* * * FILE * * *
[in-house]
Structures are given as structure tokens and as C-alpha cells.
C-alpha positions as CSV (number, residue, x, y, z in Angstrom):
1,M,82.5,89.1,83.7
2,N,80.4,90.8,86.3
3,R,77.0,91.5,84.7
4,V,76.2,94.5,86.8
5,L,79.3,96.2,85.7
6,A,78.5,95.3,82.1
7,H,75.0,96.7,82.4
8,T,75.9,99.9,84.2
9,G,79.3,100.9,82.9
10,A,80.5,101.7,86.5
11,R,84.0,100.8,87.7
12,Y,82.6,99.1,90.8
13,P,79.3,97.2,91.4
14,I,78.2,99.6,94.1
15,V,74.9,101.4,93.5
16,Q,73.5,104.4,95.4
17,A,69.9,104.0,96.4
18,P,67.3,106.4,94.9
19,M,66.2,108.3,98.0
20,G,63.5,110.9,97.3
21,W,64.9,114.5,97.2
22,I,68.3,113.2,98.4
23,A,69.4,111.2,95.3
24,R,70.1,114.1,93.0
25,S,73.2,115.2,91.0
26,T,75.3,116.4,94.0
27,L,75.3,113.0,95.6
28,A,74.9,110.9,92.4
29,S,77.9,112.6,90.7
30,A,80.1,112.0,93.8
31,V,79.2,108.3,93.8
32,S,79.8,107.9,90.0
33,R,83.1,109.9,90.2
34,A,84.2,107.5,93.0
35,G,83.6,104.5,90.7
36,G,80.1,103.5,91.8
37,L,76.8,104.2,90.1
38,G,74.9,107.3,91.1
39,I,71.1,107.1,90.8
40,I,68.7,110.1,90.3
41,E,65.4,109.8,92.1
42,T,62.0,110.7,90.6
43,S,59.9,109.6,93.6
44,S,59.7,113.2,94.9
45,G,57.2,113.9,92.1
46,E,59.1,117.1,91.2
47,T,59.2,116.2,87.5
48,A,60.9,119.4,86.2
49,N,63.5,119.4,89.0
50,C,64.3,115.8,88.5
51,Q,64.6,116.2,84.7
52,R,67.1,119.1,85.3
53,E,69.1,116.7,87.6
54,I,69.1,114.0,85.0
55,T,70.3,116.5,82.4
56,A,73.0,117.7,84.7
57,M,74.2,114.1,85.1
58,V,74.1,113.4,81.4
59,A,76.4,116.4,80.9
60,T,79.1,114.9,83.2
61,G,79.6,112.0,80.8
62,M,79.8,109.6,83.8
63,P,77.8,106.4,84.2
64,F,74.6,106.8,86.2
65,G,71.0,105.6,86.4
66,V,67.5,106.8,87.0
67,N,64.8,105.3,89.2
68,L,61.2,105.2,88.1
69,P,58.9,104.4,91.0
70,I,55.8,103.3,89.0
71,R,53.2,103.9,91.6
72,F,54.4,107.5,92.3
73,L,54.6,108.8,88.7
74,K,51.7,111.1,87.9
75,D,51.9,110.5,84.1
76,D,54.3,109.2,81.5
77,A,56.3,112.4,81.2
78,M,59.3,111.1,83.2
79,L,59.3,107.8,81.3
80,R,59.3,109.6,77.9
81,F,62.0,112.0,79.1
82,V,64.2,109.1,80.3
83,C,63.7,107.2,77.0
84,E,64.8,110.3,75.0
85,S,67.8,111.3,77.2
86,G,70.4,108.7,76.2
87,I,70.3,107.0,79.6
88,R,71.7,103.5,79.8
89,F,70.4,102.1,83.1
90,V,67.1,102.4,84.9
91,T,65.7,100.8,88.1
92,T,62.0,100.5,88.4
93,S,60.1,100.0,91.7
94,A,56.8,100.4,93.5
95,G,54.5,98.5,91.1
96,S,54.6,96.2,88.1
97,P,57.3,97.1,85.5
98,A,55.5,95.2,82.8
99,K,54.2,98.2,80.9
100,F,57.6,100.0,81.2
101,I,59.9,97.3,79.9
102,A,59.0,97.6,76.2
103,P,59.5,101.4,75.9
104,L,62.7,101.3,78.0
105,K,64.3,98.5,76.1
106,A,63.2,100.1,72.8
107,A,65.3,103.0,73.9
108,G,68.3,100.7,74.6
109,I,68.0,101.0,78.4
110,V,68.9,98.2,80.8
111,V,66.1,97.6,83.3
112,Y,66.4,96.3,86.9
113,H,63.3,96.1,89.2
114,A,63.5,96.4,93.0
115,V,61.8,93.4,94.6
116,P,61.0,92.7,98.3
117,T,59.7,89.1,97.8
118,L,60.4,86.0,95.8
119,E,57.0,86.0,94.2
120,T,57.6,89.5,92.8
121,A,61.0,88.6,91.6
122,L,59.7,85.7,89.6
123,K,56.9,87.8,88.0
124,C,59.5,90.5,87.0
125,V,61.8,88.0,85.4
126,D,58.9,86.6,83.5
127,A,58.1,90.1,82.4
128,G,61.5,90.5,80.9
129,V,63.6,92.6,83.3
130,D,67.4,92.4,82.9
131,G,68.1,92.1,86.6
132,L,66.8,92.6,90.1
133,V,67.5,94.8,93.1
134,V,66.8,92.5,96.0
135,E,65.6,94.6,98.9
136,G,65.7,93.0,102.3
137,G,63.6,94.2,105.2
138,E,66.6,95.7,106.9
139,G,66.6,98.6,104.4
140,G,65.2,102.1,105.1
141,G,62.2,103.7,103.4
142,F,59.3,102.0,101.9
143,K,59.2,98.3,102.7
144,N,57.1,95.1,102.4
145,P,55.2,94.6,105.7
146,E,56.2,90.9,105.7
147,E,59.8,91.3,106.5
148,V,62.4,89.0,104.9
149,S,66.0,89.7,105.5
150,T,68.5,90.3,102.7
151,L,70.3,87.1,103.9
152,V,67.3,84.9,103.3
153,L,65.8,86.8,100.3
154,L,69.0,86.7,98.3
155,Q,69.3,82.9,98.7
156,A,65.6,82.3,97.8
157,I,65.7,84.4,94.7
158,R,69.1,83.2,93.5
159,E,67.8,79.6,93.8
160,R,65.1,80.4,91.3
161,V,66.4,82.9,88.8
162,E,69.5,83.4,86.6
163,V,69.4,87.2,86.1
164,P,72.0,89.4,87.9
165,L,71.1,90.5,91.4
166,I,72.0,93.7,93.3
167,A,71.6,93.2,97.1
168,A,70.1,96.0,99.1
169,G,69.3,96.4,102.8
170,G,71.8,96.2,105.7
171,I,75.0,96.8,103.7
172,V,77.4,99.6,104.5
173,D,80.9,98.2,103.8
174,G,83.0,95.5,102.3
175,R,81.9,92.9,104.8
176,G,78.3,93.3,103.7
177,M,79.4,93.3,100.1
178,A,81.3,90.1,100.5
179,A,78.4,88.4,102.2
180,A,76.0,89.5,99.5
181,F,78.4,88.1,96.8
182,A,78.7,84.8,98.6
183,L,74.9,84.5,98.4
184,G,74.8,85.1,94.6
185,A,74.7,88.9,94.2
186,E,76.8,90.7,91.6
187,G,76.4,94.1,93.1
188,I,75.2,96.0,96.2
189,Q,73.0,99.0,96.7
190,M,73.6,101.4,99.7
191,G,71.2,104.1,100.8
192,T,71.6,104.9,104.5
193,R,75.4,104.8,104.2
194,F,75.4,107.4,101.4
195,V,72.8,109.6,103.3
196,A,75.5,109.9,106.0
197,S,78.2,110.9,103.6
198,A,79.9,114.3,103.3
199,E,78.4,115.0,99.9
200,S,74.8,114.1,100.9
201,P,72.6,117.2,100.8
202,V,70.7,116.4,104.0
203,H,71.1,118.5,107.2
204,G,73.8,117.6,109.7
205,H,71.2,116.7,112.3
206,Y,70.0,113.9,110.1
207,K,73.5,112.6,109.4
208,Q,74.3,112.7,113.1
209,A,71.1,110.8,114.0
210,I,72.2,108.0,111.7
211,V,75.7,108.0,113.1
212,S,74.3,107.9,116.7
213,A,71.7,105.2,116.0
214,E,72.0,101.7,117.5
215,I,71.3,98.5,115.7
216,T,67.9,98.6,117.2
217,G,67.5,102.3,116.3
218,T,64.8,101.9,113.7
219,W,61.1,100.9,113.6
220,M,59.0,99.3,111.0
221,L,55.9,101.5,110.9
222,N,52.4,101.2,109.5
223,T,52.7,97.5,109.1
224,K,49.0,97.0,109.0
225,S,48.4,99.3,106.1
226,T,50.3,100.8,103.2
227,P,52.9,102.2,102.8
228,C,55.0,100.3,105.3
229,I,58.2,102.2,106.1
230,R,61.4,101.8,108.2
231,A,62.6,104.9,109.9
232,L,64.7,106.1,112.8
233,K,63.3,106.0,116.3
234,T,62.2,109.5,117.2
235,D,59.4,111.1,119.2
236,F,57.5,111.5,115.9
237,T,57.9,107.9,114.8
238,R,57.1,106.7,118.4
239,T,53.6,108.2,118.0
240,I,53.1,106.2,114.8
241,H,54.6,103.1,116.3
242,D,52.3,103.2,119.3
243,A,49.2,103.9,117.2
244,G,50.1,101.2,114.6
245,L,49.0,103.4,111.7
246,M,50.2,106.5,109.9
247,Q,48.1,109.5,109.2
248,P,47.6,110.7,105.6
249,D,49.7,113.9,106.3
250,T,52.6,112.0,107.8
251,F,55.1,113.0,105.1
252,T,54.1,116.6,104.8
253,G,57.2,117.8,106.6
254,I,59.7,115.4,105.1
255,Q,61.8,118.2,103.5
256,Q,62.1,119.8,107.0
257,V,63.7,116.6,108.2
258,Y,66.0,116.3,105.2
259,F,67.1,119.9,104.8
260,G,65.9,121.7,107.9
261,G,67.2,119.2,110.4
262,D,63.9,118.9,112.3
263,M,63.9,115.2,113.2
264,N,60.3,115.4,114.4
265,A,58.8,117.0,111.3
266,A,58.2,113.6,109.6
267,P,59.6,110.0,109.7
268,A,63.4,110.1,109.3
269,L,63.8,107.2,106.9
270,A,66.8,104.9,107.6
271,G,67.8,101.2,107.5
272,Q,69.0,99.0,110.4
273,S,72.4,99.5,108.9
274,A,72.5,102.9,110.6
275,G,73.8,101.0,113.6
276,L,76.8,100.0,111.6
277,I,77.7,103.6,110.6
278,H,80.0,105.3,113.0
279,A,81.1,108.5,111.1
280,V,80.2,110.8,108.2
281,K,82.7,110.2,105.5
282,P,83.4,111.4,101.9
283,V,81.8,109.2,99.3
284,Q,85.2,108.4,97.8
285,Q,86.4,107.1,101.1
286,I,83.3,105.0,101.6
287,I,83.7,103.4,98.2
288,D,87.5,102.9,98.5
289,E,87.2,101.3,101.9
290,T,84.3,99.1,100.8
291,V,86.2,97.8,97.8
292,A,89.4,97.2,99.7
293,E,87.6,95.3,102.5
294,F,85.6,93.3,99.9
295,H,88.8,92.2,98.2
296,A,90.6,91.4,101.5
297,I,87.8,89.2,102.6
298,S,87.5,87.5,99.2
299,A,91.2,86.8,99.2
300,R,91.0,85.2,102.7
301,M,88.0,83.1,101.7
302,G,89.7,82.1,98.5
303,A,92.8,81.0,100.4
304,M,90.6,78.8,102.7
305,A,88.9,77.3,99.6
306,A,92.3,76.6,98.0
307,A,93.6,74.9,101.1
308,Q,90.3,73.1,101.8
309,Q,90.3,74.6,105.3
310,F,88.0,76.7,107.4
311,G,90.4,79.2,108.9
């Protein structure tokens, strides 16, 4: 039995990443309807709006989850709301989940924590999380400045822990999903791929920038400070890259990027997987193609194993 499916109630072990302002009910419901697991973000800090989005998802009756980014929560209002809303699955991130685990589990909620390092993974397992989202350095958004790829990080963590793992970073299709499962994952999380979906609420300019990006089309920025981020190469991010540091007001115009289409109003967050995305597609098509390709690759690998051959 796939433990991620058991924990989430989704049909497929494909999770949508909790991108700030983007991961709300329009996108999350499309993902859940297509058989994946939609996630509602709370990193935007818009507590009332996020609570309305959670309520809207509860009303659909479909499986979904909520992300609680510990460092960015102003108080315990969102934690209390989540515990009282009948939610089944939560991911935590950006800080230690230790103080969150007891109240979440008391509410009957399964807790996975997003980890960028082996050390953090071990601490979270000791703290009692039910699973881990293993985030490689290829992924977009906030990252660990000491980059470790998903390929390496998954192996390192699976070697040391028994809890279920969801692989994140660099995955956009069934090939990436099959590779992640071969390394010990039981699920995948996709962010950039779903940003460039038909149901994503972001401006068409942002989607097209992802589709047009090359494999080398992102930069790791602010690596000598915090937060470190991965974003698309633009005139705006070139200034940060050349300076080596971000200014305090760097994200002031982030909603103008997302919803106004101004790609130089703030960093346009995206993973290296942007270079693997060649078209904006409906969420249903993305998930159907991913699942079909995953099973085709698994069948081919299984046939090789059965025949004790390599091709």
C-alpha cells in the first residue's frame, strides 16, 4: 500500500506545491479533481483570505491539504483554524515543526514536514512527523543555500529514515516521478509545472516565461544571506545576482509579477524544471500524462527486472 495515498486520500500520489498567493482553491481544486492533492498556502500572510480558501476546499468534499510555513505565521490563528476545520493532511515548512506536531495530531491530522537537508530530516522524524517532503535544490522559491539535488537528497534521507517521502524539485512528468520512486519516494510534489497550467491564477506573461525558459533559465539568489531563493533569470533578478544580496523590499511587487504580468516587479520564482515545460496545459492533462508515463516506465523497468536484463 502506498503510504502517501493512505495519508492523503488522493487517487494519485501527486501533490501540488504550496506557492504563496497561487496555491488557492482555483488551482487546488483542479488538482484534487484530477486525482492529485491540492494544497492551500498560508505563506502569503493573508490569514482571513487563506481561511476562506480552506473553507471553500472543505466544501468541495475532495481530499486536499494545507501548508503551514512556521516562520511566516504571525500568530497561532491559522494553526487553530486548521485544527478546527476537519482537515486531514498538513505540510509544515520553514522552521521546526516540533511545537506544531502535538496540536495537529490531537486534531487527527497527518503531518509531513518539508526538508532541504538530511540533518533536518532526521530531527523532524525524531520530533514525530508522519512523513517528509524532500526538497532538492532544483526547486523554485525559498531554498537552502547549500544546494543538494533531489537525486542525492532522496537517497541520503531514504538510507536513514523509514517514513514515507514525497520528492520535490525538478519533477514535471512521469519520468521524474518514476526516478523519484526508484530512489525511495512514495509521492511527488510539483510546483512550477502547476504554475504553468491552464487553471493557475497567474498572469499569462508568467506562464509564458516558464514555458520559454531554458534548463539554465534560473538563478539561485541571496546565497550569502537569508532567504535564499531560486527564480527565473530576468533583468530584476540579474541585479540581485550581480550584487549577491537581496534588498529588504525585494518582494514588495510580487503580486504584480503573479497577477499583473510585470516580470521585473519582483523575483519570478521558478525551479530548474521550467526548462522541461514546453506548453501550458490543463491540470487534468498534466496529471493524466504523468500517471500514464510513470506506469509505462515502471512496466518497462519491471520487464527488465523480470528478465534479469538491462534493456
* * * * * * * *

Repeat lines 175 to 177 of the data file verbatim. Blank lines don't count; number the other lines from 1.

172,V,77.4,99.6,104.5
173,D,80.9,98.2,103.8
174,G,83.0,95.5,102.3